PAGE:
Well, it's been a while since Nikon's 35+ megapixel cameras were released (with their oil problems etc) and the response from Canon's 50+ megapixel monsters, but having a previous experience with the problems that can occur when handling light with such beasts, I cannot keep myself silent and happy with these technological achievements. First of all, lets keep things simple by trying to figure out the problems of previous models of both brands in order to try and find some kind of solution to the most serious ones.
Let's see Nikon with their D8x0 models, the most expensive and promising technological beasts even today, equipment that most Nikon photographers either own or want to have just to witness first hand the detail of 36 megapixel per frame. We all know about the advantages, 36 megapixel of detail, crisp images with selected good lens and color rendition that is amazing because of the exceptional dynamic range of the SONY sensor. You got the idea? Nikon cameras with Sony sensors are a giant step towards better camera systems. This is what other competitors should do in order to improve the quality and not just produce quantities of cameras.
Nikon seems to understand that you cannot develop the best camera body without the best camera sensor and sony produces the best camera sensors out there hands down in terms of detail, white balance recognition (whites are whites, not yellowish, greenish, blueish) and minimal noise creation. Of course they cannot fit everything in one sensor (yet), let's not forget marketing! What was wrong with these D8x0 models? At first it was oil coming on the sensor (spare me the details, Nikon should have tested the housing prior to releasing it). Some say the problem is gone with D810 models and that the previous D800 models were "successfully repaired", meaning "patched".
Tell me how do you "patch" a 3.500 euro camera with some duct tape inside the housing and get away with it? Ask Nikon service, they know! How do you "patch" the conscience of the professional who suffered reputation damage from your expensive piece of crap? You can't! And how can you explain to the customers that their photos were ruined because of Nikon's bad hardware and why do they need to care about this, if they paid the photographer and not Nikon? And this is just the beginning of an endless argument.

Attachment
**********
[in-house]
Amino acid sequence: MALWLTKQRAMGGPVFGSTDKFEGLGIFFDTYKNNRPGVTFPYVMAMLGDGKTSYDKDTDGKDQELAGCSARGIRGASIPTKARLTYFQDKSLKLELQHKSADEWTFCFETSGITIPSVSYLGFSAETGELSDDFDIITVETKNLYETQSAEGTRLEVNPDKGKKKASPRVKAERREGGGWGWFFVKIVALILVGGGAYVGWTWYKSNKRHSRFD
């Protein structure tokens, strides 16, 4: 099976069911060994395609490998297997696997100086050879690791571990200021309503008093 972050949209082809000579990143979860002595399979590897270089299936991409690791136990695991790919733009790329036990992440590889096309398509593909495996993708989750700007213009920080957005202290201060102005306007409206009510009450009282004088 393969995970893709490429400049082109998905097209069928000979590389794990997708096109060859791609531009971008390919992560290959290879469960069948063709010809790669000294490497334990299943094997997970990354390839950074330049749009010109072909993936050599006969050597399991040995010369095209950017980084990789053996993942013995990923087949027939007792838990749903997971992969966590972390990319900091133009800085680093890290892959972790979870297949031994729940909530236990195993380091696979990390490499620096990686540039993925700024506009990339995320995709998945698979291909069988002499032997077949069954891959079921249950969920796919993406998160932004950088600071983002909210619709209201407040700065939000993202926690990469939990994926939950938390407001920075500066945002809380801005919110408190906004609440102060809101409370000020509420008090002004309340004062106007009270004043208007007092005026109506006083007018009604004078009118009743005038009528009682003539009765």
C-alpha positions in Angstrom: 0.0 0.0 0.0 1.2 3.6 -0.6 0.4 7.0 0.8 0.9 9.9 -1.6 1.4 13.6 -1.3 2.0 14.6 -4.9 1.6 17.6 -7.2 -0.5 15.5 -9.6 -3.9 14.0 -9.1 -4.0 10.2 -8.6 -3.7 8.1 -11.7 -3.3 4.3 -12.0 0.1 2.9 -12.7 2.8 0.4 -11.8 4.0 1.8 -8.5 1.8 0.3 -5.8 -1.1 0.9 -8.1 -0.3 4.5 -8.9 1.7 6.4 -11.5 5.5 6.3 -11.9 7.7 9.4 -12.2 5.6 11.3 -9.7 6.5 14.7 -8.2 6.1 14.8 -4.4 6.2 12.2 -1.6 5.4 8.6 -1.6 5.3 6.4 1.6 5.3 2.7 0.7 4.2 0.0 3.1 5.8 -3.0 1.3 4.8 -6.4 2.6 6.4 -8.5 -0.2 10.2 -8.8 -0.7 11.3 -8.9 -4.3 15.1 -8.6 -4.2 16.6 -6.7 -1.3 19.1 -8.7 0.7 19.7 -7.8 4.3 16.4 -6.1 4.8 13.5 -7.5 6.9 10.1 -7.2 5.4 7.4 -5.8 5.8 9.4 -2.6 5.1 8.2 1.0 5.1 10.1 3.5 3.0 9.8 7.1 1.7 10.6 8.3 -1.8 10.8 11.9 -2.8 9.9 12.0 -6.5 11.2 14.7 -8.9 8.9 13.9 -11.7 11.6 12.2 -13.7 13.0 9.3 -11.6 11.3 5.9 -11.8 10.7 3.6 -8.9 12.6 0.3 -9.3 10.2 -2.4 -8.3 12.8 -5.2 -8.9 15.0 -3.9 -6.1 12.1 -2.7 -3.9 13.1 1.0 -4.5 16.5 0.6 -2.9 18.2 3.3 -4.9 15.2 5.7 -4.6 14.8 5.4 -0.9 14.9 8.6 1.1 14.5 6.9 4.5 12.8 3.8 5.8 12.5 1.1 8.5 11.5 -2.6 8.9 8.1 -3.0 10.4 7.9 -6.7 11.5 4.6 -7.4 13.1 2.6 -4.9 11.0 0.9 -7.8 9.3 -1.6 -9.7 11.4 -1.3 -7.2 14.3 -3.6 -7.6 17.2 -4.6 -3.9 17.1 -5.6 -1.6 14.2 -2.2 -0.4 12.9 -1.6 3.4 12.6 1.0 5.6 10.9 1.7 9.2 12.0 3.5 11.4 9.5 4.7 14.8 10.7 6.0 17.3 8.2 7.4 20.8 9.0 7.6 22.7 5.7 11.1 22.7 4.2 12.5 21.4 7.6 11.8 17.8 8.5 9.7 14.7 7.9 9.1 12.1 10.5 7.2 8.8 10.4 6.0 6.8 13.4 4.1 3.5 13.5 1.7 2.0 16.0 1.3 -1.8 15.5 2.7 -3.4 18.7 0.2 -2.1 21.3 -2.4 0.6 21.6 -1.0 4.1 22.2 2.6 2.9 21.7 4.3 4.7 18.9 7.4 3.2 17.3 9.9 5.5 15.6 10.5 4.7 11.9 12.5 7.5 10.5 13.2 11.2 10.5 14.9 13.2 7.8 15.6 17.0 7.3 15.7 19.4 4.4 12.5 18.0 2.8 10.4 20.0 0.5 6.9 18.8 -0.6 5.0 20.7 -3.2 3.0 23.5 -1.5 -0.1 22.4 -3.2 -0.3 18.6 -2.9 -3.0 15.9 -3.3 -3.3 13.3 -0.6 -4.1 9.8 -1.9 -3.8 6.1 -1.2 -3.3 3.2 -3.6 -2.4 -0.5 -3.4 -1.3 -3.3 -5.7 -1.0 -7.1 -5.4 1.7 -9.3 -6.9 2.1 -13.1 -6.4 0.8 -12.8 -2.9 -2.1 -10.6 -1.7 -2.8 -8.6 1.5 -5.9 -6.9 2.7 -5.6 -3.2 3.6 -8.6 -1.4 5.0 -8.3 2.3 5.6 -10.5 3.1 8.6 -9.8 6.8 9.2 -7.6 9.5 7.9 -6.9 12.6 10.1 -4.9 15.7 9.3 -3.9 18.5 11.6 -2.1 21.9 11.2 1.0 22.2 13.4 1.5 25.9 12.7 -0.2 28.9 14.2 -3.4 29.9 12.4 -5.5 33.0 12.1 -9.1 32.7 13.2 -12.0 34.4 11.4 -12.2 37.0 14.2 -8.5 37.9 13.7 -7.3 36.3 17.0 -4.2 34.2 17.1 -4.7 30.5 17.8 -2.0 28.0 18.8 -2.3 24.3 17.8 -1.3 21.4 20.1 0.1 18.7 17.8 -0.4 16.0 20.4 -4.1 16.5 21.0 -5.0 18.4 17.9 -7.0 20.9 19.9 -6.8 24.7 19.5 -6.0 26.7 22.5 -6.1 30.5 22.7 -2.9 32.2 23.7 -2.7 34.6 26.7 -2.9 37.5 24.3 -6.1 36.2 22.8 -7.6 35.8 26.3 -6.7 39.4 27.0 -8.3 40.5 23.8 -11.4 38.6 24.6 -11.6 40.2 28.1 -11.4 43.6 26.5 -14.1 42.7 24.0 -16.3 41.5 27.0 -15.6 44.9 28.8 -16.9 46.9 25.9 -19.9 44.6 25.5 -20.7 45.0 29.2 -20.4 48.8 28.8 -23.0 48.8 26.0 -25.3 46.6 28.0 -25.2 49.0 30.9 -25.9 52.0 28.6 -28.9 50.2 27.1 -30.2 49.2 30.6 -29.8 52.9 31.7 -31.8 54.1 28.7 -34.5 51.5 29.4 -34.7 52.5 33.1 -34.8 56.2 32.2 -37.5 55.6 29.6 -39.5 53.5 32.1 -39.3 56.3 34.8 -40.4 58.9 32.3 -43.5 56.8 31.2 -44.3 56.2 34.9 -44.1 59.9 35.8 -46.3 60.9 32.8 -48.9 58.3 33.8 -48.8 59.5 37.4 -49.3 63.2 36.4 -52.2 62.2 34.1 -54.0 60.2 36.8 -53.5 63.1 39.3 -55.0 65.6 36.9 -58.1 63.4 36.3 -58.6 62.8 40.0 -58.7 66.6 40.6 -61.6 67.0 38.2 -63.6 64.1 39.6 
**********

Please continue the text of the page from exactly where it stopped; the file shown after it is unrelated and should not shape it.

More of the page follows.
The same goes with Canon's hardware. It's not the oil this time, but reports about autofocus problems and image grain. I would not like to comment on that rumors as I have never even seen a "5DS?" from close range. I can comment on Canon 6D firmware problems that make me believe that Canon just doesn't prepare the cameras for photographers, but they want them out of production as soon as possible never to repair any firmware fault again (despite some small updates even now and then).
To be more specific, the introduction of GPS in Canon FF cameras was a great addition. In fact, it was so great that I used it a lot, but from the first day I found out a big problem that it is not solved even today after 2 years of ownership by any official firmware update. The GPS did not automatically turn off when the camera was shut off! When you turned the GPS on, it stayed on until you manually turned it off from inside the menus. If the camera was just turned off via inactivity or you switched it off via the button, the GPS stayed on and drained the battery until next use. I mean WTF? 2 years later the issue remains the same and only via contribution of a tampered 6D firmware was I able to automatically turn the GPS off when camera was turned off. Implementation from the Tragic Lantern guys took 2-3 days and I had the updated firmware running in no time, but come on, this is what we prefer Canon for!
In conclusion (I have told it before and I keep supporting this opinion) Nikon creates good camera bodies with lenses you can use conveniently for both crop and FF bodies, Sony creates the best camera sensors with faithful White Balance recognition and minimal image noise, Zeiss creates exceptional camera lenses, almost out of this world (along with their prices), Pentax has great firmware ideas for increasing dynamic range and Canon is the most "hackable" camera in terms of idea development as Magic Lantern (Tragic Lantern, too) can add focus peaking, zebra patterns, manual shutter expansion to as long as you need per frame and way below the 30 second limit. You can also take DUAL-ISO images meaning a result of 1 image with expanded dynamic range in half the native resolution, time lapse without other hardware, noise suppression for Video, automatic restart of clips after reaching the hardcoded limits, focus stacking automation and so many other that I am forgetting right now.
So who do you want to pay for your new camera next time? I know I am keeping mine for the third year so far, as I am not so much impressed by megapixels and marketing brochures.